While the natural culture of an orc gestalt is placid enough, slowly spreading and sending out new tribal colonies (in the form of great wagon trains) when they grow too far or too fast for local resources, a singular great hatred animates orc tribes, the hatred of all orcs resulting from a different strain of Blight.  Perhaps orc gestalt’s cannot see non-gestalt entities as threats, or perhaps the magical disease itself was created by competing factions, but whatever the cause the animosity between blight tribes is so great that even powerful leaders can rarely hold them back from violent aggression.  This factor alone inhibits the spread of the Orc Blight as more orcs cannot be infected from those already afflicted with the Blight, and the endless total war between orc tribes generally keeps orc numbers down and the gestalt consciousness occupied.


  1. you hit one out of the park with this, HOMERUN

  2. Very interesting analysis and take on it.

  3. Very nice analysis!

    What if, perhaps, the Orc Blight is a fungus, like the fungus that can "animate" dead ants? The fungus suppresses the victim's individuality but picks up on the basal skill levels and basic emotions. Leader-types are also orcs, in such cases, being strong enough to maintain their high skill levels and perhaps being a "central nerve complex" for the overall fungus, which operates on a telepathic level beyond the comprehension and use of the common orc (save to project the hatred of other Orc Blight varieties).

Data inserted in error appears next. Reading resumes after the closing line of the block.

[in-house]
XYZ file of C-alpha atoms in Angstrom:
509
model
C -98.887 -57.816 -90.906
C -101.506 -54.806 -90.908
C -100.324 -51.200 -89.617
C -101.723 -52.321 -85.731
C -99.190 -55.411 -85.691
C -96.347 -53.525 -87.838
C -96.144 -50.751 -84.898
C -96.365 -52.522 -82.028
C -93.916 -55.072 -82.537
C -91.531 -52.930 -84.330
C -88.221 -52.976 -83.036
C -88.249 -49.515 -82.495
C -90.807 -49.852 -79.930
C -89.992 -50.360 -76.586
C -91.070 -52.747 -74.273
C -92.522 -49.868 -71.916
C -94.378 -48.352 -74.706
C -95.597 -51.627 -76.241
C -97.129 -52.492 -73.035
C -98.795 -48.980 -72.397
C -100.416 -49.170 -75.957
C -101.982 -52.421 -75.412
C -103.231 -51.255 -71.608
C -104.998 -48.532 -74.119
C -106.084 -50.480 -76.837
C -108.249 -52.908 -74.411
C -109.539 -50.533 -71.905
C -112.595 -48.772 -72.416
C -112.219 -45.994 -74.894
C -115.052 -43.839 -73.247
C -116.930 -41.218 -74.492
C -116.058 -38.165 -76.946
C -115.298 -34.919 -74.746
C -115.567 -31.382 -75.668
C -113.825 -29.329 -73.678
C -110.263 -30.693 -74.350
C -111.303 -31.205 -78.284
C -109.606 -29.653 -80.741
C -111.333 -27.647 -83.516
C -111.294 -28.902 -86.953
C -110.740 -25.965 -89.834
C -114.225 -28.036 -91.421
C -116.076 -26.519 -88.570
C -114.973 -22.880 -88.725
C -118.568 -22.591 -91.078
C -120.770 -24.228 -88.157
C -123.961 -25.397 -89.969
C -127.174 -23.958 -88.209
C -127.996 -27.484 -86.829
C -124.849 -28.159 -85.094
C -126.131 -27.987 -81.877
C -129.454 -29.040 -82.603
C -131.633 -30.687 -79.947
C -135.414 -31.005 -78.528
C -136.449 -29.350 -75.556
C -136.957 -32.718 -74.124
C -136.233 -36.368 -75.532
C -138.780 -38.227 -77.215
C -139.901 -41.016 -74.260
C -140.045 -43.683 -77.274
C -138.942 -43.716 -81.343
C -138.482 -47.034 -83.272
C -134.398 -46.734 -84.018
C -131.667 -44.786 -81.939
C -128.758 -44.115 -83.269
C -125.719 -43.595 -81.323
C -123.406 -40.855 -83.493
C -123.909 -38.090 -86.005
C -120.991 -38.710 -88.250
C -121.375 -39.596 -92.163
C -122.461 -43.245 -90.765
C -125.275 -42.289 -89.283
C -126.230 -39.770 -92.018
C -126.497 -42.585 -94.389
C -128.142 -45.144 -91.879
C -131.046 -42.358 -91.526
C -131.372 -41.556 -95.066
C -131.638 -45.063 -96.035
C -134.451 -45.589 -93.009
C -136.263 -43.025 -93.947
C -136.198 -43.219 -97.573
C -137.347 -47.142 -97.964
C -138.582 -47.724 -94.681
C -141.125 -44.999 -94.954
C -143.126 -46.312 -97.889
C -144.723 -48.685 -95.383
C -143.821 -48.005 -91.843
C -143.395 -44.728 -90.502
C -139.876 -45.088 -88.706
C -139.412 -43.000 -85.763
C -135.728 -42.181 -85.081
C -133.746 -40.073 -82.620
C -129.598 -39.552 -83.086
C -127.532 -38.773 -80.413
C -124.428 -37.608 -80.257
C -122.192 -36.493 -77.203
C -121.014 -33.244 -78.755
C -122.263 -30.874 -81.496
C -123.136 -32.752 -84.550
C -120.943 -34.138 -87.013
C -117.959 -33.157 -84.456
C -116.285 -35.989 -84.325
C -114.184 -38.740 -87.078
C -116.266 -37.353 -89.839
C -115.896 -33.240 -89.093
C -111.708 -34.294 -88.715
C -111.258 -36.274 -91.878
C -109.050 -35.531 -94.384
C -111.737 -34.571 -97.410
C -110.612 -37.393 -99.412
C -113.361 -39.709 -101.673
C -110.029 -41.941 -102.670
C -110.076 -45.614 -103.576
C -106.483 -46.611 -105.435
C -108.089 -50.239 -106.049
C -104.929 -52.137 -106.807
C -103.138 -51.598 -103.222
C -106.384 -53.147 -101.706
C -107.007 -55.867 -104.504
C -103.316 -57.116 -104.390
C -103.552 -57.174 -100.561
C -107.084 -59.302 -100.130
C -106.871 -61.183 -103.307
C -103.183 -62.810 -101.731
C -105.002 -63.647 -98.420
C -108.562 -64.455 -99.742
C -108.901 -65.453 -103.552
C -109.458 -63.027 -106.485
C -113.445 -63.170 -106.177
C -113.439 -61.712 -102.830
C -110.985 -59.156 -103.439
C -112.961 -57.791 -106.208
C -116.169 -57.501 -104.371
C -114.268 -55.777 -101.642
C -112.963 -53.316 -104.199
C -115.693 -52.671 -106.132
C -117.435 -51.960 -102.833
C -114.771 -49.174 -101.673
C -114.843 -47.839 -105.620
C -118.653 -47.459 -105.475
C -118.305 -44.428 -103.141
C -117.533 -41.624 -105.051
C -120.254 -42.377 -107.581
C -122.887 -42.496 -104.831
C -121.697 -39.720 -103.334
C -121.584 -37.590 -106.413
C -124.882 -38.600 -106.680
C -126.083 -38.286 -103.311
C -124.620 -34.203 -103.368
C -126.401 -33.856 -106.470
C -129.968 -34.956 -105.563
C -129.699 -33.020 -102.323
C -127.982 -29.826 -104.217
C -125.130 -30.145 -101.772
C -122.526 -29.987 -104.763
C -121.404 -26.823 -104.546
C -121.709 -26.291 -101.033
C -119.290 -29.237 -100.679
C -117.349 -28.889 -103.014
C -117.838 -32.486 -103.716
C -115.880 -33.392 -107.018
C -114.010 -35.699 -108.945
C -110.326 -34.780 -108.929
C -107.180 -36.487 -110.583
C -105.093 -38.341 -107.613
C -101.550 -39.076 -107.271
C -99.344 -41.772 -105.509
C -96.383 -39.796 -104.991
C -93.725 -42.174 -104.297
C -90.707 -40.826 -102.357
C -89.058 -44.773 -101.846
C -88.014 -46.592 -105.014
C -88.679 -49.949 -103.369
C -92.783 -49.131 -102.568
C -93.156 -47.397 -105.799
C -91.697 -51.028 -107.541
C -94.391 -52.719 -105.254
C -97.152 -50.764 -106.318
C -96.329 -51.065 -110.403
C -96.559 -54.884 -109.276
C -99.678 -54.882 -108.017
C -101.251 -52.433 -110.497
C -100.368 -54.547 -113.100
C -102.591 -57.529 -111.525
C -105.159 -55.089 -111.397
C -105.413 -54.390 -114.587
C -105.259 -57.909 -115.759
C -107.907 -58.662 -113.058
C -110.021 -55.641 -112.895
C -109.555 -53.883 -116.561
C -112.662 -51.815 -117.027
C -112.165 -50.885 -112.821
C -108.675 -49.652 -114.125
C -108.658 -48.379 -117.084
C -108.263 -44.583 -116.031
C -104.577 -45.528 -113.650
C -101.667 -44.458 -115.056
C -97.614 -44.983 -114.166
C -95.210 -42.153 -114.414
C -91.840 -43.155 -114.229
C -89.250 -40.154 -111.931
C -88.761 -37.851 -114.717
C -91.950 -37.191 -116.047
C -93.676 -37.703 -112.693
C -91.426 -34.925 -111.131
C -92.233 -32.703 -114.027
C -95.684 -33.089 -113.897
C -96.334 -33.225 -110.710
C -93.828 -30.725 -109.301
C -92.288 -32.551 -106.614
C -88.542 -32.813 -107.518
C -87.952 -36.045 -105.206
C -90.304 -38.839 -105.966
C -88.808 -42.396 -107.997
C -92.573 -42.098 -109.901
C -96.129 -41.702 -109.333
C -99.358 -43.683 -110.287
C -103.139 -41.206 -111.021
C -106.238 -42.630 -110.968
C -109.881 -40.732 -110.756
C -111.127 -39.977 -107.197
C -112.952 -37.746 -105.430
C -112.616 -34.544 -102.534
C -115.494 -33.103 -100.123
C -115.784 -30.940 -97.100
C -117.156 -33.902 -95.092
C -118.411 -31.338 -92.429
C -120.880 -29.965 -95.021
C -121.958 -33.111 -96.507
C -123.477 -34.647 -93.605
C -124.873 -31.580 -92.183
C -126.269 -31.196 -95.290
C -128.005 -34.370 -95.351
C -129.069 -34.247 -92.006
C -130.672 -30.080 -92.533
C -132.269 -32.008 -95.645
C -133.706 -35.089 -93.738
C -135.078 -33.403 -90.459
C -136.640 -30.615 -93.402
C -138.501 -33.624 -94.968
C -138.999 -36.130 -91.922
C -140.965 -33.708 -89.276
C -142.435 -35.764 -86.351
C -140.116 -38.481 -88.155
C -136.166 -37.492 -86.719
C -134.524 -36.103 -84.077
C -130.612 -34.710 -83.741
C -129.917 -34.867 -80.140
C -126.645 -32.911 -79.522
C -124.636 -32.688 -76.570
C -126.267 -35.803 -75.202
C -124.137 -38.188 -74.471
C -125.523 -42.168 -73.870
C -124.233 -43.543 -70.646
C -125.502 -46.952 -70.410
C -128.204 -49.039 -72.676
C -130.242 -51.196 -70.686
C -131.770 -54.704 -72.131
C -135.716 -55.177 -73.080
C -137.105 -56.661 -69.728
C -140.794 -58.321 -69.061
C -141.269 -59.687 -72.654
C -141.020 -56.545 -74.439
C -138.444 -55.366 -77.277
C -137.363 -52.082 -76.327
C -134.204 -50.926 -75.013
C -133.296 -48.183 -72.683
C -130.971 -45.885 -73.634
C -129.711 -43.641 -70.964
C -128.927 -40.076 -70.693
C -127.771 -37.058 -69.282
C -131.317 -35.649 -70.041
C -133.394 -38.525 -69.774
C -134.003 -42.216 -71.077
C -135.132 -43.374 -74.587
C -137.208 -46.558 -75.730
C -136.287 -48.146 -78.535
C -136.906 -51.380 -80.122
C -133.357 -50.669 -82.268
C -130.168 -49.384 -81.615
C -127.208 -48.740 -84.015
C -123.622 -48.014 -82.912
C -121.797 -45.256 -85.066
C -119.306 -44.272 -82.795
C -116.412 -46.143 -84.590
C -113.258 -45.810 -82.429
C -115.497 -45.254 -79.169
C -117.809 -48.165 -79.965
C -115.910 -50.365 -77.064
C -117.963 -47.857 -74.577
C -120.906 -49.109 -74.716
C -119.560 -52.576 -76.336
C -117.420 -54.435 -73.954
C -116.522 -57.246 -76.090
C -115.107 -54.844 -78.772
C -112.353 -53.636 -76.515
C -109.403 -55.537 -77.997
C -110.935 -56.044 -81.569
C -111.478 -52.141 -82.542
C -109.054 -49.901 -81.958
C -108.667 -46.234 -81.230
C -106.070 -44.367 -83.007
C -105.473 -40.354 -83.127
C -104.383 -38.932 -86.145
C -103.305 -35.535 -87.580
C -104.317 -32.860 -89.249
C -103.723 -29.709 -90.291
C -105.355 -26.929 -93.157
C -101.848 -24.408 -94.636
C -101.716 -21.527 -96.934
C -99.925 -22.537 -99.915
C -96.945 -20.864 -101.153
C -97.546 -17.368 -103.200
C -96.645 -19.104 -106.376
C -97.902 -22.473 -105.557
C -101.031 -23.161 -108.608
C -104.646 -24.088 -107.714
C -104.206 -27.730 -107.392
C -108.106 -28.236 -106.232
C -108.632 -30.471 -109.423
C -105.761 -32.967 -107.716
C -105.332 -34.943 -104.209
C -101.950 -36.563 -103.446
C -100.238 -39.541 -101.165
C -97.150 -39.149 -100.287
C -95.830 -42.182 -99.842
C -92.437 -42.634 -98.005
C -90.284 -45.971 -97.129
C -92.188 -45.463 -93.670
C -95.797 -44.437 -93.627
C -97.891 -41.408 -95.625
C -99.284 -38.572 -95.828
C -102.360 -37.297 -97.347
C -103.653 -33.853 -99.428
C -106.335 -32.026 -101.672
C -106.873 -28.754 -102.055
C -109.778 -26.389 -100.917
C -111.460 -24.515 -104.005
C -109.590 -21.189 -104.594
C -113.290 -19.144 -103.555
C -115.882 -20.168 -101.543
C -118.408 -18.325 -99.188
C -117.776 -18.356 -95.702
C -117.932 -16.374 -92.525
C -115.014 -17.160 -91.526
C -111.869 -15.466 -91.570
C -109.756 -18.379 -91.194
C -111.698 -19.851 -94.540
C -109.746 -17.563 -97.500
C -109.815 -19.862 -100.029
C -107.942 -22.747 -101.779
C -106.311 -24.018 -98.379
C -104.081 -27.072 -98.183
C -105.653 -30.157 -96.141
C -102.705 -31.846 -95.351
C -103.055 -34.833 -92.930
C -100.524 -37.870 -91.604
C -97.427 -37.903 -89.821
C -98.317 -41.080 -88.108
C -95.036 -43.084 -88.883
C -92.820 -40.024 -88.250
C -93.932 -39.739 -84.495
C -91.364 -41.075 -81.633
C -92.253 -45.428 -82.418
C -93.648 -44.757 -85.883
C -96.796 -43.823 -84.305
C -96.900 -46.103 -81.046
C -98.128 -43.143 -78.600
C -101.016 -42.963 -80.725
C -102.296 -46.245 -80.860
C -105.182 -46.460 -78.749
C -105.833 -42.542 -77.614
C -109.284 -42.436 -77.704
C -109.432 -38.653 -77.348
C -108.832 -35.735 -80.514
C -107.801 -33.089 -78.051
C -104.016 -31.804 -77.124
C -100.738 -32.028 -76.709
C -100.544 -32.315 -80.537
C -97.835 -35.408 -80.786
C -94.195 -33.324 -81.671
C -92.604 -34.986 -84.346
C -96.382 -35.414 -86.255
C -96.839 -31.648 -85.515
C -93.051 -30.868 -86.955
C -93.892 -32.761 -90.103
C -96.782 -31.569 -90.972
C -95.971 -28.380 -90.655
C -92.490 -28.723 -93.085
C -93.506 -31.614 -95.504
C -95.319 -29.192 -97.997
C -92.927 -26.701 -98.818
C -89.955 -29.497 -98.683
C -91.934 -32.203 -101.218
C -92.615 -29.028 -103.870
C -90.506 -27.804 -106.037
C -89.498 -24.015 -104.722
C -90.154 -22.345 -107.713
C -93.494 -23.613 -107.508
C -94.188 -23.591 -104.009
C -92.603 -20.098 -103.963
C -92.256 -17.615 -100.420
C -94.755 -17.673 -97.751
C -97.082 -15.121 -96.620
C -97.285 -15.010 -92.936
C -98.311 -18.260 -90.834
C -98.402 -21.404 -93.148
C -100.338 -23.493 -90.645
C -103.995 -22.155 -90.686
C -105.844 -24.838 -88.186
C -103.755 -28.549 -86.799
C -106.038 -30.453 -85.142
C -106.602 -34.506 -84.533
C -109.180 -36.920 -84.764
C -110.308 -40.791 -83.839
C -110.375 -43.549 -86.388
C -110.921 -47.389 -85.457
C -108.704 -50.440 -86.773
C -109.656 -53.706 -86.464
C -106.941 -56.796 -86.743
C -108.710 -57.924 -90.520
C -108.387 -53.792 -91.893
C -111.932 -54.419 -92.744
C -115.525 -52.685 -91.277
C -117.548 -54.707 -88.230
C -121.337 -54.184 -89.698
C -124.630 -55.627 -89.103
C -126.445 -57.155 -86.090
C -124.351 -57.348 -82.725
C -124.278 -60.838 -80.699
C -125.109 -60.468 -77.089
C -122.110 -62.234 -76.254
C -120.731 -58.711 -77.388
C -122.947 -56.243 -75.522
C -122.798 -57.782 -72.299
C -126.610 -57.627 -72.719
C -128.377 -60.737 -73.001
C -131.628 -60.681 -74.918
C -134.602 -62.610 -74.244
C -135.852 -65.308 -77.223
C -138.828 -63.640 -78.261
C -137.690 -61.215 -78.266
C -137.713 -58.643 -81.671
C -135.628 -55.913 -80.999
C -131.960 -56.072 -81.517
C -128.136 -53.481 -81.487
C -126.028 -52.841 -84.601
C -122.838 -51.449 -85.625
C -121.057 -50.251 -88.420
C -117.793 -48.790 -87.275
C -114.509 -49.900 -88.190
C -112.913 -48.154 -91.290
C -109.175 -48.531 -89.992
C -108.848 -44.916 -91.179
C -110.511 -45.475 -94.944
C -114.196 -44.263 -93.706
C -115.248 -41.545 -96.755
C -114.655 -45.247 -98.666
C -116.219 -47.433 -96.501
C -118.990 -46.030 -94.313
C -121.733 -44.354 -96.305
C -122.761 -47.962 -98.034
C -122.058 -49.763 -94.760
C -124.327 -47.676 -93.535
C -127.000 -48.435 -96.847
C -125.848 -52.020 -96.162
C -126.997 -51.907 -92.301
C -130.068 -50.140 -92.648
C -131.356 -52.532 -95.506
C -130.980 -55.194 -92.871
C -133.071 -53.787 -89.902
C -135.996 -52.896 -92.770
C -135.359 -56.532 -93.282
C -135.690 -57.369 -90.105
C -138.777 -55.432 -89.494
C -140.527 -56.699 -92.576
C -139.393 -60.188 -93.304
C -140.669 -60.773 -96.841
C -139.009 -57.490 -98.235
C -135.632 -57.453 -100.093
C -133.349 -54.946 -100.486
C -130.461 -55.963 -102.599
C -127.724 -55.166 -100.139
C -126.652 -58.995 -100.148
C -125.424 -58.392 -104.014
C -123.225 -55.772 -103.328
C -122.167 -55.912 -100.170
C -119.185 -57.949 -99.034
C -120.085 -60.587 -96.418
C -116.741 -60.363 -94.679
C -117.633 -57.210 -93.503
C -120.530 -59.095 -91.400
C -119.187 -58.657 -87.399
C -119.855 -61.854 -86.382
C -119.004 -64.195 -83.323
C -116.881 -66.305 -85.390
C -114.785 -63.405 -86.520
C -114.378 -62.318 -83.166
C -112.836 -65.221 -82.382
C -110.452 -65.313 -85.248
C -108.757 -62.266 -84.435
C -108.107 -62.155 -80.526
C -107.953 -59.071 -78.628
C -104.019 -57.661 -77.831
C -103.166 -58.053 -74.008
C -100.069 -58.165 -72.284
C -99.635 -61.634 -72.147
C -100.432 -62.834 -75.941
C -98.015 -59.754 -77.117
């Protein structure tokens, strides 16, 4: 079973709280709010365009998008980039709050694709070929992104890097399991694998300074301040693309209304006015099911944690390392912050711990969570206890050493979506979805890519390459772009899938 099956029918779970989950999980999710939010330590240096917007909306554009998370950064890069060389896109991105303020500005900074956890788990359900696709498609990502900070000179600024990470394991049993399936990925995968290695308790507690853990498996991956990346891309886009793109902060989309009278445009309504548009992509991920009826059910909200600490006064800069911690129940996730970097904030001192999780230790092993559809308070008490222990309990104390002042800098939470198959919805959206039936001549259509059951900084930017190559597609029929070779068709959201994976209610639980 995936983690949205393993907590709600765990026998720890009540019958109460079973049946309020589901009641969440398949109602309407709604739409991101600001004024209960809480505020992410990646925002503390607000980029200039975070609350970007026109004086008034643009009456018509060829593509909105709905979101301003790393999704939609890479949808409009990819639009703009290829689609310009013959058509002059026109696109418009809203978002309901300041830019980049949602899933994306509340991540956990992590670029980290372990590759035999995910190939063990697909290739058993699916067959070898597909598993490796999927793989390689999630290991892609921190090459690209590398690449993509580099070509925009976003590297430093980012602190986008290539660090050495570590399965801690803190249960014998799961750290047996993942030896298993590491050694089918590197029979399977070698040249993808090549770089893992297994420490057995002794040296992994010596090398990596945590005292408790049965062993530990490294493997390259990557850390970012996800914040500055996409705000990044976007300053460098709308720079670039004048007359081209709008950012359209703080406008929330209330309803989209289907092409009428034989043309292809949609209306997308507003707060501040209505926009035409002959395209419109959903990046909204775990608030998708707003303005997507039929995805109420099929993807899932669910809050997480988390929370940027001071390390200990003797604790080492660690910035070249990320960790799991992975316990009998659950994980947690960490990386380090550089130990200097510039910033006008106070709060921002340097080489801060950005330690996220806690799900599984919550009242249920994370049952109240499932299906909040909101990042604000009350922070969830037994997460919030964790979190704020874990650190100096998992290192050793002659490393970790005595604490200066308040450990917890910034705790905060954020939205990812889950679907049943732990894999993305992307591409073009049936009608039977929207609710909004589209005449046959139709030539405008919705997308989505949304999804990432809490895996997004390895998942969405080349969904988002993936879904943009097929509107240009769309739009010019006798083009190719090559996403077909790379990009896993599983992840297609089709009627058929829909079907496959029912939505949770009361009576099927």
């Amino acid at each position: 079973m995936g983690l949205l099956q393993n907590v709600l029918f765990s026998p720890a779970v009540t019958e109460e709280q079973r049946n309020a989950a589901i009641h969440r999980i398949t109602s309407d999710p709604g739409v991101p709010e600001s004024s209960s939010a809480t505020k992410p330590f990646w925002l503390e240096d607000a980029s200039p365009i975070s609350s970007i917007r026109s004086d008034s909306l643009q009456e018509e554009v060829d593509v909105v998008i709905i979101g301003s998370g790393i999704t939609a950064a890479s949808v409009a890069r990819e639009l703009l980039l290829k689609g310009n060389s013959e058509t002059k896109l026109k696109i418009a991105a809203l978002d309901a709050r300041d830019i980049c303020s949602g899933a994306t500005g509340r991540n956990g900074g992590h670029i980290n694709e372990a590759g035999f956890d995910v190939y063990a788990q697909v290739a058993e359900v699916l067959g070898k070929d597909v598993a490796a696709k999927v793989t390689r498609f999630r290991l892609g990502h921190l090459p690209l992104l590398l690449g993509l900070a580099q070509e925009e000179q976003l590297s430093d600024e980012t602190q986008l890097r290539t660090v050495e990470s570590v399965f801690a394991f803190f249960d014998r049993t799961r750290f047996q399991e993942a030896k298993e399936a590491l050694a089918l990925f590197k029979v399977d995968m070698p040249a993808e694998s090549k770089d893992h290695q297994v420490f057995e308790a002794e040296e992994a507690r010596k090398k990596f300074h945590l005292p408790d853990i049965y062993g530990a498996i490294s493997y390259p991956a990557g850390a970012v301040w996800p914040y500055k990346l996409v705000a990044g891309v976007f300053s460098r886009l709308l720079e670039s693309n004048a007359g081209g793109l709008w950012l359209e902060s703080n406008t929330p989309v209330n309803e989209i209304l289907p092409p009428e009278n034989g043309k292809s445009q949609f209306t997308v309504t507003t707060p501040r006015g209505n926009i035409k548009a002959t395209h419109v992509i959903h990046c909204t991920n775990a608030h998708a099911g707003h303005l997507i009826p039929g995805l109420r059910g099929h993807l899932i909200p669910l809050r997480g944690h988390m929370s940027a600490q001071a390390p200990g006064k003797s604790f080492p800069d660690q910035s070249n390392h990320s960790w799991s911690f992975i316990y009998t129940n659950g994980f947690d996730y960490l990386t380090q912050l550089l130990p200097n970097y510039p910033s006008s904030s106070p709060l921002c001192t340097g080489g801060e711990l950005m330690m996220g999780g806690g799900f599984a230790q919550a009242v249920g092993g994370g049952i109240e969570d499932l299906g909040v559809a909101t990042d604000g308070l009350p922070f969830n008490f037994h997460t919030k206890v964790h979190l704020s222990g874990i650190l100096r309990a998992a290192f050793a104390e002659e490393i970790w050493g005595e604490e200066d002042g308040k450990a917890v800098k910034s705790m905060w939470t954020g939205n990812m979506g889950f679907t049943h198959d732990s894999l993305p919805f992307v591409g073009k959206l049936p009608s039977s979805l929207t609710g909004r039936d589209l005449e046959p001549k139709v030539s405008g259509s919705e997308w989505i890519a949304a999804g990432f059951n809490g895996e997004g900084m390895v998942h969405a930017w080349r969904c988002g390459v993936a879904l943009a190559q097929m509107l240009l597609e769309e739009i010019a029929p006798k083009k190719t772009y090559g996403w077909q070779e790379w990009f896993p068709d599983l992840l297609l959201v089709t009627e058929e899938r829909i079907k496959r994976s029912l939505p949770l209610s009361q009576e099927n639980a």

So instead of a Zombie Apocalypse, a fantasy world could have an Orc Apocalypse... with non-transformed survivors being immune to the Orc Blight (at least, those in the first generation to survive were, not so sure of their adventuring descendants...)

  4. I always enjoy these types of look into the setting implied by the original rules. Two other data points for OD&D orcs. In Vol 1, they are listed with not just the forces of Chaos, but also Neutrality. So they are not necessarily "evil" as in later rulesets - this fits with one of your comment above. And in Vol 3, there are prices for hiring Orc Men-At-Arms (Light Foot, Heavy Foot or Archers), plus it says "Chaotic characters may wish to employ Orcs; Orc support and upkeep is only half that of a man".

    1. Thanks for pointing this out, I noticed the support and upkeep thing today actually after posting this - but for me it all kinda leads to the key point above: LBB Orcs are weird.

  5. I thought you were leading up to the conclusion that orcs were some kind homunculi engineered as a labour solution for those who valued subservience in their workforce the obvious reference would be the Isengard scenes in LotR. The antipathy to other brands of orcs then would've be considered a feature not a quirk.

    The disease concept works as well if not better of course. The Yellow Dawn RPG has a similar idea of orc as a pathogen.

    Love your stuff :)

    The disease concept works as